I have yet to encounter any large locally-owned and operated non-chain stores. Most non-chain, non-China shops are restaurants, butcheries, salons, tailors, car repair shops, and bars. These are typically in concrete or brick buildings with minimal extra furnishings, scattered throughout neighborhoods, or next to the chain stores and China shops, in strip-mall fashion.
There are also an overwhelming number of individual street vendors everywhere—including in front of China shops and chain stores. However, the street vendors do not typically sell their own crafts or food. They are almost exclusively women, sitting behind fold-up card tables, wearing bright aprons advertising various cell phone networks, and they primarily sell pieces of individually-wrapped candy (which they purchased in bulk inside the large chain stores; frequently the same stores that they are stationed in front of), and cell phone airtime (cell phones here are pay-as-you go, and in order to recharge your phone, you must purchase a card with a scratch-off code, sort of like a lottery ticket, and enter that number into your phone; the street vendors sell the cards). Occasionally, they will have some produce, like oranges (in an unrelated note, good lord, the citrus fruit here is amazing!!!) or homemade fat cakes, but they almost exclusively sell candy and airtime.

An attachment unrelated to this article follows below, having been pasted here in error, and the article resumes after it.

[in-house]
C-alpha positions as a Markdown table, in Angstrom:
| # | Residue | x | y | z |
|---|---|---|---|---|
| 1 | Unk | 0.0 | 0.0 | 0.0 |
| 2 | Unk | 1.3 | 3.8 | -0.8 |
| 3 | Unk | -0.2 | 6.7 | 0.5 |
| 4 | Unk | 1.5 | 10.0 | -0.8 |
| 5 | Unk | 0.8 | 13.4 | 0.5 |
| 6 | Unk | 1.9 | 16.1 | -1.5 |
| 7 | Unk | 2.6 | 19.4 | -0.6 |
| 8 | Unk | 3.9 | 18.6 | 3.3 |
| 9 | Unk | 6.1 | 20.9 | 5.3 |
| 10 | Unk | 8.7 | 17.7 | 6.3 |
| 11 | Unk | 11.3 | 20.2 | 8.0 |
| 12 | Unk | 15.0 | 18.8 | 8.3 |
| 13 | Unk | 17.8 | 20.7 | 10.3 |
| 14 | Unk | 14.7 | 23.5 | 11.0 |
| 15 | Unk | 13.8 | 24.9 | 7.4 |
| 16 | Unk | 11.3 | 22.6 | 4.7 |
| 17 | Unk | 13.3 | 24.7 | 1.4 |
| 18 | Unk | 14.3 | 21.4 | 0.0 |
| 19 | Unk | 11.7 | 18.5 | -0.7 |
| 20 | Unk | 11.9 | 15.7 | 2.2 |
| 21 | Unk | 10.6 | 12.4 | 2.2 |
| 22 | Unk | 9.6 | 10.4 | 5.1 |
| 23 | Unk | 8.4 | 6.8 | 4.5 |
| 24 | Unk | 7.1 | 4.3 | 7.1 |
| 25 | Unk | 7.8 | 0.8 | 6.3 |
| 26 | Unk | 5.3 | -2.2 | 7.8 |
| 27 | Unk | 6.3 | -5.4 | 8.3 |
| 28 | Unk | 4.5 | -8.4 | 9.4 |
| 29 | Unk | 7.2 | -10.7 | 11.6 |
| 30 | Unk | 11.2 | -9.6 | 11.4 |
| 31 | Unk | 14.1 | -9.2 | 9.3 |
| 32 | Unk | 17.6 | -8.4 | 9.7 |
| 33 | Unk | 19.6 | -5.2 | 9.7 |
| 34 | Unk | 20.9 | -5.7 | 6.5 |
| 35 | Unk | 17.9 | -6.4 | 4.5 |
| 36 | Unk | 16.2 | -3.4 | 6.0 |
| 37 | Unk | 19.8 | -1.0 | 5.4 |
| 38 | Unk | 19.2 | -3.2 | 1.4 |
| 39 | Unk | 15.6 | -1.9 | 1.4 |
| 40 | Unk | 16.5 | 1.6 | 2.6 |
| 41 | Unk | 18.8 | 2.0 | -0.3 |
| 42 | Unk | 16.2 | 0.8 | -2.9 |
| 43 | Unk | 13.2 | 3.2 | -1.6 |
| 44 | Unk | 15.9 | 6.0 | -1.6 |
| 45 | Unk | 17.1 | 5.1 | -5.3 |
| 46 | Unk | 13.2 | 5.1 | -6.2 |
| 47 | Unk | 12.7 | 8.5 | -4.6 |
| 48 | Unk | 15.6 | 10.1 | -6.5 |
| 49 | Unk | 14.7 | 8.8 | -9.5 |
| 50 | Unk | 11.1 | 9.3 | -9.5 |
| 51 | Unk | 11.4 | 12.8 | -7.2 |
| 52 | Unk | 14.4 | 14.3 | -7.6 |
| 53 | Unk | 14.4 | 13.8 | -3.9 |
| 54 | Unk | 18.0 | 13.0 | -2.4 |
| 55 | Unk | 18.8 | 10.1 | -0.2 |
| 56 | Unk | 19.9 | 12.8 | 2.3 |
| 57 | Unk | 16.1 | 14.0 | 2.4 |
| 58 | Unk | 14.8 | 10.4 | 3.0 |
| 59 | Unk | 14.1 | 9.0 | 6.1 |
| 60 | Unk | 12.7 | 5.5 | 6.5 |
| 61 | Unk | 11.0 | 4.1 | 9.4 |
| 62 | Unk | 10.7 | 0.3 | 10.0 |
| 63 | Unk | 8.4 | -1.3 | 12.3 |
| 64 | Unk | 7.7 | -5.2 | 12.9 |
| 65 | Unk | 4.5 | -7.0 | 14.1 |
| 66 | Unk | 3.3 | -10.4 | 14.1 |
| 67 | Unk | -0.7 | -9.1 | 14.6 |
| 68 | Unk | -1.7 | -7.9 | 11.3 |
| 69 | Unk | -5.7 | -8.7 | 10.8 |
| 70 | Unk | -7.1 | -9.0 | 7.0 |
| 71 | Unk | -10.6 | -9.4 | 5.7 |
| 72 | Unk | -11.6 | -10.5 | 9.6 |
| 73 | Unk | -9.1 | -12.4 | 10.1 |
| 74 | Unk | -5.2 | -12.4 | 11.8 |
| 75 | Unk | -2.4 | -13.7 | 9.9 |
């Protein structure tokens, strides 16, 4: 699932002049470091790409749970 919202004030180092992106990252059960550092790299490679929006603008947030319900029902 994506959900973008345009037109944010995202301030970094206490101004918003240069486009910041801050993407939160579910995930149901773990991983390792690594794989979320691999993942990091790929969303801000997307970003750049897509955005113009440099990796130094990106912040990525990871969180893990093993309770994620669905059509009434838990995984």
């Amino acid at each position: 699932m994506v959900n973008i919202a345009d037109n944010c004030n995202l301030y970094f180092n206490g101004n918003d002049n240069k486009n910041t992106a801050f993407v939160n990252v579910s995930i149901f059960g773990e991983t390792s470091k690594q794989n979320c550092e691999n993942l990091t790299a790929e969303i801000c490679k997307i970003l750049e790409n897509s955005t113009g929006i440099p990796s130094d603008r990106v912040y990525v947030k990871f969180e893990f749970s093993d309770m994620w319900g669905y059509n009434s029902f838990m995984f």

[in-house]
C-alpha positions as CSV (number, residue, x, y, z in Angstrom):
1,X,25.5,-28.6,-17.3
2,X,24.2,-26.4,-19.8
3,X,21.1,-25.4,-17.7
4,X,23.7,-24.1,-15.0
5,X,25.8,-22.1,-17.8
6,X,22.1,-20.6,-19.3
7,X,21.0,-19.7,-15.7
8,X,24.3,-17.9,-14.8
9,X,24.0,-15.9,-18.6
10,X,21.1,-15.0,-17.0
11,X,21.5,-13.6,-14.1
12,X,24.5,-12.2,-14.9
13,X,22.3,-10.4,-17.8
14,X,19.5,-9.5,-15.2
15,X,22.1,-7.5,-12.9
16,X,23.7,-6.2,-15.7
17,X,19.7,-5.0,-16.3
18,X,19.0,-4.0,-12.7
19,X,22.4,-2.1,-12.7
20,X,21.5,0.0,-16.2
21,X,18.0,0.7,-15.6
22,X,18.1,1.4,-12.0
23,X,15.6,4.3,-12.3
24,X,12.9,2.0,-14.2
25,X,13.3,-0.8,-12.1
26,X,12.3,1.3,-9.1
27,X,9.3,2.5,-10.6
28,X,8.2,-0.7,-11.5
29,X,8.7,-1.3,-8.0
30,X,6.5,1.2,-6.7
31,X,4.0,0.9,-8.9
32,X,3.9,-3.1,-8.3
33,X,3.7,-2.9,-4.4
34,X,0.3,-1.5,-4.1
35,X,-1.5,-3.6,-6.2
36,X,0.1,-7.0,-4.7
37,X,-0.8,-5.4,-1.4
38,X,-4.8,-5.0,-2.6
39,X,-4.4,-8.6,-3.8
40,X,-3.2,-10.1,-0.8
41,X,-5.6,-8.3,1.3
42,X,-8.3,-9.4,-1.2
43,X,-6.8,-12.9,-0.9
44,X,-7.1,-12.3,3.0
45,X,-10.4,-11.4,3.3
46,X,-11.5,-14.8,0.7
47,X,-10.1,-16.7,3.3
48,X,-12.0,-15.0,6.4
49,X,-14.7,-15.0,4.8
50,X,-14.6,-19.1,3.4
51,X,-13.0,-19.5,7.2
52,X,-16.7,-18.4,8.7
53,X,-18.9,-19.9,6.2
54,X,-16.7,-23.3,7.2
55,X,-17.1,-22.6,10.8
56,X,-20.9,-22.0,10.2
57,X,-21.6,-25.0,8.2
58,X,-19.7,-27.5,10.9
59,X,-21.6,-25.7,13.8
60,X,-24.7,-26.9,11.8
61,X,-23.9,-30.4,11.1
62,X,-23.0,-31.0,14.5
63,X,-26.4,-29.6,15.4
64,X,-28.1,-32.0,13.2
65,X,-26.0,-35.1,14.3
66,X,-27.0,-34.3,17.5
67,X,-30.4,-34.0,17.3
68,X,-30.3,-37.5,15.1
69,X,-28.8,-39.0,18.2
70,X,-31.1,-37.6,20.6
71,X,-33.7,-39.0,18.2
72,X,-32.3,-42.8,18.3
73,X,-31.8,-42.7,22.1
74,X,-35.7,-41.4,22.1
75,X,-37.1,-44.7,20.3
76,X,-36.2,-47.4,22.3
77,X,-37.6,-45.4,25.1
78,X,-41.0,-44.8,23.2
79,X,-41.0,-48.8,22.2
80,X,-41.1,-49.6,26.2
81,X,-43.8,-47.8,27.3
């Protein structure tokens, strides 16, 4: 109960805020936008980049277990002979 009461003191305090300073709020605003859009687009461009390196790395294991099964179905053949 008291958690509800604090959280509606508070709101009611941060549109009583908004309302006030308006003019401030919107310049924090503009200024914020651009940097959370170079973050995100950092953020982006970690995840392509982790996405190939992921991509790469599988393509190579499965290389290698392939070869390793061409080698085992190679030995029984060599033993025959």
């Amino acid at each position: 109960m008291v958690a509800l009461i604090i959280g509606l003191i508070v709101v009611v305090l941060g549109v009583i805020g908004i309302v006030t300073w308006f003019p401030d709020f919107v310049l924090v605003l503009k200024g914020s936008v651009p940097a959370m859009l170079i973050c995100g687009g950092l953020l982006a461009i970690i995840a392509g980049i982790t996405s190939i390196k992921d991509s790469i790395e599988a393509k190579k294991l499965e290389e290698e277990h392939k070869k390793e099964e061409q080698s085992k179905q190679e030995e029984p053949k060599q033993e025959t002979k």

In addition to the street vendors, there are occasional hairdressers who have set up shop in impromptu tent-like structures, or people selling home-made metal buckets and tubs on the roadside. There are places where one can go to purchase locally-made art or other items—co-ops or the Main Mall in Gaborone, for instance—but these seem to be fairly hard to come by, and shopping is done almost exclusively at chain stores and China shops.
The shopping situation here is so far from anything I anticipated, and it was quite disconcerting when I first arrived, but even after only two months, it seems almost natural. I once again find myself feeling rather limited in my ability to express an opinion in such a public forum, but I hope I at least painted a word-picture for you…amazing how simultaneously different and similar Botswana and America are…